This algorithm is split into two parts first points get generated from which each face of the mesh is visible and in a second step these points get connected in an efficient way.  At the core of this 2 step process are two math problems at the the “Art Gallery Problem” and the “Travelling salesman Problem”. 

The easiest way to solve the traveling salesman problem is to assign a cost for each connection between each point. Then iterating through all possible paths connecting all the points looking for the path with the lowest cost.

This process becomes increasingly more difficult the more points one wants to connect. An interesting further study in our project would be assigning cost for each transition between paths. This because a drone has specific flight properties making sharp turns cost more time and energy where as smooth curves are more efficient.

To take into account the existing environment in which the inspection is going to take place. The point-cloud from chapter (X.x) needs to be processed into a octomap. An octomap is a 3D mapping framework based on Octrees.
An octree is a data structure to represent 3D space. Converting the point-cloud first into a Mesh and then into a Octomap. We get a voxelized representation of the environment. Where each voxel can be either occupied or empty.
Is a voxel occupied it means there is some sort of structure inside this space. Is it empty it means it is free for the drone to fly.
For this process we used Agisoft and Binvox.

To speed up the inspection we already segmented the environment into geometries that are more likely to have rust see chapter (x.x). These geometries we call “hotspots” for example beams, columns, connections etc.

From the segmentation we get a point cloud of said hotspot. This point cloud we need to process into a Mesh. For the algorithm to work efficient we need to set up some requirements for the mesh. The triangular faces of the mesh need to have sides of similar length. And must be inspectable from multiple points in its entirety. This leads to more option for the algorithm to iterate through.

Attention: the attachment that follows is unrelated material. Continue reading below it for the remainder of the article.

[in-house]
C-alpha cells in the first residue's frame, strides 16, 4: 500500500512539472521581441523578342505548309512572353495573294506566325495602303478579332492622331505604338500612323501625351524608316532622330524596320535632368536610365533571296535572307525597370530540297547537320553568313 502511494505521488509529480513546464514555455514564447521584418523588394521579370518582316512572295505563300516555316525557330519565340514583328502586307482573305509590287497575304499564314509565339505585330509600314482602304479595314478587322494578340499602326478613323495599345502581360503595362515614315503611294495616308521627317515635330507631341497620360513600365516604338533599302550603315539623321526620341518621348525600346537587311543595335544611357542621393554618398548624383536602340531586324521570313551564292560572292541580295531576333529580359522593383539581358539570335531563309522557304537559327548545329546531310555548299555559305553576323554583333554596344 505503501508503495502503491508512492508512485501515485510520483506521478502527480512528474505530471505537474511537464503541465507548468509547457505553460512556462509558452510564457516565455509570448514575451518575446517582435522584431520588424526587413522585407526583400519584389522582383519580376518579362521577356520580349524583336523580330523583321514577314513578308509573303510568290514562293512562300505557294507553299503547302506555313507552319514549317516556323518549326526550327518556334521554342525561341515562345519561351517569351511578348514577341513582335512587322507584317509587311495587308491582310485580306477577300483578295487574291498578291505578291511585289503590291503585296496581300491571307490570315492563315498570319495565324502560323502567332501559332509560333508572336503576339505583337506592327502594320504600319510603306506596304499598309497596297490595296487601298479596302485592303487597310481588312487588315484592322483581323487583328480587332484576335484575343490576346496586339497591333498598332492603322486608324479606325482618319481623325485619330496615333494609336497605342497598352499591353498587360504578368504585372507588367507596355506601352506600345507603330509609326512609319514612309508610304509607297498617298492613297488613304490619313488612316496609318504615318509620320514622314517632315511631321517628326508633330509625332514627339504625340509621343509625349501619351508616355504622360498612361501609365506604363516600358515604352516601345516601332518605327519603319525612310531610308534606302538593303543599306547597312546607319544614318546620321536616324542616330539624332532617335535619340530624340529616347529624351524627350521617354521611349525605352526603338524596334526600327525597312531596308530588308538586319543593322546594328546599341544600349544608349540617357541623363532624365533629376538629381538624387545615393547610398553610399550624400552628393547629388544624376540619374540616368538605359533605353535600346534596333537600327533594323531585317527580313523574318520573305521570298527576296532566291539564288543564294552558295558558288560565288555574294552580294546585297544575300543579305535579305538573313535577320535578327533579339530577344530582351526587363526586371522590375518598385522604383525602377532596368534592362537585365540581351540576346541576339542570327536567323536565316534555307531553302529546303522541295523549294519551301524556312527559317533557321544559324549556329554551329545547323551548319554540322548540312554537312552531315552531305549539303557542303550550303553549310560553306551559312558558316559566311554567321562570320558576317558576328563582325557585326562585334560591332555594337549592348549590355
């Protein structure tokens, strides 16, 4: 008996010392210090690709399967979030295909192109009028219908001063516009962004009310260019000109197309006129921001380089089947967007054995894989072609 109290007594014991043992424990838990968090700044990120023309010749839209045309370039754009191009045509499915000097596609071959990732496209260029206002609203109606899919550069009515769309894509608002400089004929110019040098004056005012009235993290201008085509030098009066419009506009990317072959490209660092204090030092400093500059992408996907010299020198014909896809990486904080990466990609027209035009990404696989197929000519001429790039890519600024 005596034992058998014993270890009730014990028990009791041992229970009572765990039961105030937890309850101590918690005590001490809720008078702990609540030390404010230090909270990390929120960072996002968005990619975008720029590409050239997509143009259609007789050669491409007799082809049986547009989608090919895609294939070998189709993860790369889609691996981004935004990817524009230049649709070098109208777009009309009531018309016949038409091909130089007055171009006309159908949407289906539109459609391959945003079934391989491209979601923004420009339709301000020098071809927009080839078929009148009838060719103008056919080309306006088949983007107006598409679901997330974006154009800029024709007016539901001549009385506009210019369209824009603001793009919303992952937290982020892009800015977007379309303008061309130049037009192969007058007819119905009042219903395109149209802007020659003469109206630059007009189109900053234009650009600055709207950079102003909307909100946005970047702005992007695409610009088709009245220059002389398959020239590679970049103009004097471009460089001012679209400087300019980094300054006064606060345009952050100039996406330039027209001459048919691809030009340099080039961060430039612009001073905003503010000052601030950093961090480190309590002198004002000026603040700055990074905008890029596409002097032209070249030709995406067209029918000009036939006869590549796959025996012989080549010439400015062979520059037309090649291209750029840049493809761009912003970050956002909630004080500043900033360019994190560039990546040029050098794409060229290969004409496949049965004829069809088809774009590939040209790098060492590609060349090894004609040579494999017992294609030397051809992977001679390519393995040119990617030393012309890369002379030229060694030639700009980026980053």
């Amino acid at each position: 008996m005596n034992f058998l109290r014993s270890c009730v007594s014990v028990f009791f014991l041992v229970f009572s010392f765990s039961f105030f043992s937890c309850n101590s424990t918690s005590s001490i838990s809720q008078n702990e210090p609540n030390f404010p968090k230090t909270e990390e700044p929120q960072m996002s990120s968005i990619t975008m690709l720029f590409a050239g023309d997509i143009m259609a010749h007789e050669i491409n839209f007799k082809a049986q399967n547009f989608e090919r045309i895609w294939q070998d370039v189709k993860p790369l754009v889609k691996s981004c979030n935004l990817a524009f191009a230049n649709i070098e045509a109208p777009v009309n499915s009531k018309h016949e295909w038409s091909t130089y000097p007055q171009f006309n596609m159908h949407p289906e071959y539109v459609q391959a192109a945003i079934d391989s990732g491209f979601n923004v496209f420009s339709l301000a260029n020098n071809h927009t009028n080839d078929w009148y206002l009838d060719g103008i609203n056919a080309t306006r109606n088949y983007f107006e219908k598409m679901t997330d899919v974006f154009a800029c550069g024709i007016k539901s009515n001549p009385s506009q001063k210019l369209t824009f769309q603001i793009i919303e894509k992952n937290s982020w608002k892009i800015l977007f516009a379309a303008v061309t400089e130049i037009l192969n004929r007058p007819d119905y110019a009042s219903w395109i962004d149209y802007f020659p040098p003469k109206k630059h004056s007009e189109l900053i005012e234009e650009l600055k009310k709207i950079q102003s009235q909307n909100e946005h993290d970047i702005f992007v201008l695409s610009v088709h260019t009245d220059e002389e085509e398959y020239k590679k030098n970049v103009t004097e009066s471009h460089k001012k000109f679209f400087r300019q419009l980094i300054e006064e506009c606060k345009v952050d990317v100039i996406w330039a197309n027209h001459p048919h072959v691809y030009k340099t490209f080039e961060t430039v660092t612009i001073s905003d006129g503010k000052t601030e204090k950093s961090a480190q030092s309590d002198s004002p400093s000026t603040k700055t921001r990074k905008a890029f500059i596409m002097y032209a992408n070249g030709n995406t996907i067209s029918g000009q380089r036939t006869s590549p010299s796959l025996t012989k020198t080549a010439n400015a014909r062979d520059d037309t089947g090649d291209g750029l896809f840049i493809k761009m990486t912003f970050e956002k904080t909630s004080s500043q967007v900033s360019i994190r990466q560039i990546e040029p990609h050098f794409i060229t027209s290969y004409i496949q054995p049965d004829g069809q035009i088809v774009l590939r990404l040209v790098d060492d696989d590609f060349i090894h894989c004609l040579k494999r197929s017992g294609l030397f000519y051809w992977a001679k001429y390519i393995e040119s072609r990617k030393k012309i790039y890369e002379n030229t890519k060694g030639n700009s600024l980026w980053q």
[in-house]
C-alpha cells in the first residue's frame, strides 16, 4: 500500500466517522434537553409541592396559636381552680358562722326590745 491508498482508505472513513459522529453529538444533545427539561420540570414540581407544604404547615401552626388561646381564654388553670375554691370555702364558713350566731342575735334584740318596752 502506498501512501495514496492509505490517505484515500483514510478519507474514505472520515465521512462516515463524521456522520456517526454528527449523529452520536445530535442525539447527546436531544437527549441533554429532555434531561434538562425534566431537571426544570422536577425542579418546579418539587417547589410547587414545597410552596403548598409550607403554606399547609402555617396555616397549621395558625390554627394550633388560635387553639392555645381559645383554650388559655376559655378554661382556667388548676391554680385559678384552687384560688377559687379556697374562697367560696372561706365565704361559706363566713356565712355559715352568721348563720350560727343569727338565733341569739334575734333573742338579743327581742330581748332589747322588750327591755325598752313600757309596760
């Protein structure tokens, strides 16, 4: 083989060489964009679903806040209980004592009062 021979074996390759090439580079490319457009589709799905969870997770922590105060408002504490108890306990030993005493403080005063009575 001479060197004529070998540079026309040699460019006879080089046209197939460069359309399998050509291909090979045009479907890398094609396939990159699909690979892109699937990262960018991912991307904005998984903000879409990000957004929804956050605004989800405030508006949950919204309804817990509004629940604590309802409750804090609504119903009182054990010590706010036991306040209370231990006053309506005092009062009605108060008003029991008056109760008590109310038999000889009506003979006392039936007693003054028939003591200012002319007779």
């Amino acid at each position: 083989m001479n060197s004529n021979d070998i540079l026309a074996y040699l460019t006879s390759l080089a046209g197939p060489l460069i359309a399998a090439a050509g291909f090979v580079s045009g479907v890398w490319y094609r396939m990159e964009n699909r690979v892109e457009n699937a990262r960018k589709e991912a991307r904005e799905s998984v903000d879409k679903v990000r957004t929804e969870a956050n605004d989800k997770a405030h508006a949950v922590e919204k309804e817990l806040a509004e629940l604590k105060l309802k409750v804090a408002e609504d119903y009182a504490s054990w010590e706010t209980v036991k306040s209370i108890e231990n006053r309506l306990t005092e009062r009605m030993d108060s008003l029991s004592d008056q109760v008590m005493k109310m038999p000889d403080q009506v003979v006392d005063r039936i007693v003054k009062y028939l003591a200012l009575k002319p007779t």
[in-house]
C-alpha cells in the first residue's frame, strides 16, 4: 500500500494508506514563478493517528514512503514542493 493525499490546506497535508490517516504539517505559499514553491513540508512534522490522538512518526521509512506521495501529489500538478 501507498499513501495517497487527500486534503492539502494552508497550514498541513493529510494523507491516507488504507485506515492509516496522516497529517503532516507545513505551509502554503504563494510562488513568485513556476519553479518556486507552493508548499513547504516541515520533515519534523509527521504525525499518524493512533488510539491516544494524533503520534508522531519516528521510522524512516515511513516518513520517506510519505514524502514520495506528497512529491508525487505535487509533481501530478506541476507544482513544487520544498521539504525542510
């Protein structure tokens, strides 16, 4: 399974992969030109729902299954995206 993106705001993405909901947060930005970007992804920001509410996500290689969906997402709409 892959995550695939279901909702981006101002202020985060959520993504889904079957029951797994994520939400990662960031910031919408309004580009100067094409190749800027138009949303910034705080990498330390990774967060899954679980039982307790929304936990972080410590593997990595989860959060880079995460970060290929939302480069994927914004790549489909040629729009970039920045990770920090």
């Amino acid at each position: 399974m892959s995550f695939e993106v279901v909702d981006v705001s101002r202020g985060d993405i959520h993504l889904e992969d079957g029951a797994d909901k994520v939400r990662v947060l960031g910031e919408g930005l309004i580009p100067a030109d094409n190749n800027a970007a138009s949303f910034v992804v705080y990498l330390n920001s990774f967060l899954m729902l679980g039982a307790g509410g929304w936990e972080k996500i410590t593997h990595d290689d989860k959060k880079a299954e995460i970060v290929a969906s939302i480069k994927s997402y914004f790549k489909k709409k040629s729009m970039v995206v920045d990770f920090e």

To achieve this we tried different process like ACVD and Kangaroo in Grasshopper. Both gave good results. For us Grasshopper was easier to use.

Bebop_autonomy is a ROS driver developed by the Autonomy Lab of the Simon Fraser University. It is a driver for the Parrot Bebop drones. It enables the user to connect directly to the drone to send and receive data.
In addition to the driver Soroush Garivani added a Position Control script to be able to send commands to the drone to change its position. In our research we added functionality to the Position Control.

The script manly receives two inputs one being a way-point file which is the path we generated with the mission planner.
The other is the position of the drone. This we read from the odometery of the drone.

At the heart of the control is the Position controller which compares the current position of the drone to the target position. From the error velocity commands are calculated using a PID controller and send to the drone.

A PID controller or Proportional–Integral–Derivative controller is a control loop which is commonly used in different industrial applications.
As explained before it calculates the difference between the current position and the target position. This error gets translated into velocity commands using a proportional, a integral and a derivative parameter. These parameters need tuning for which it is best to have outside control. In case of the drone a 3D tracking system like HTC Vive is helpful.


So in order to be more accurate on the detection part a more complex featured – based model was needed and for that purpose we initially built a binary neural network which is able to identify identify rust on images. We used a data set of 600 pictures of rust and 150 images for testing and we trained the system for 1.300 epochs while it performs on a 94% accuracy level.Detecting corrosion and rust manually can be extremely time and effort intensive, and even in some cases dangerous. Also, there are problems in the consistency of estimates – the defects identified vary by the skill of inspector. In infrastructure spectrum there  are some common scenarios where corrosion detection is of critical importance. The manual process of inspection is partly eliminated by having robotic arms or drones taking pictures of components from various angles, and then having an inspector go through these images to determine a rusted component, that needs repair. Even this process can be quite tedious and costly, as engineers have to go through many such images for hours together, to determine the condition of the component. While computer vision techniques have been used with limited success, in the past, in detecting corrosion from images, the advent of Deep Learning has opened up a whole new possibility, which could lead to accurate detection of corrosion with little or no manual intervention.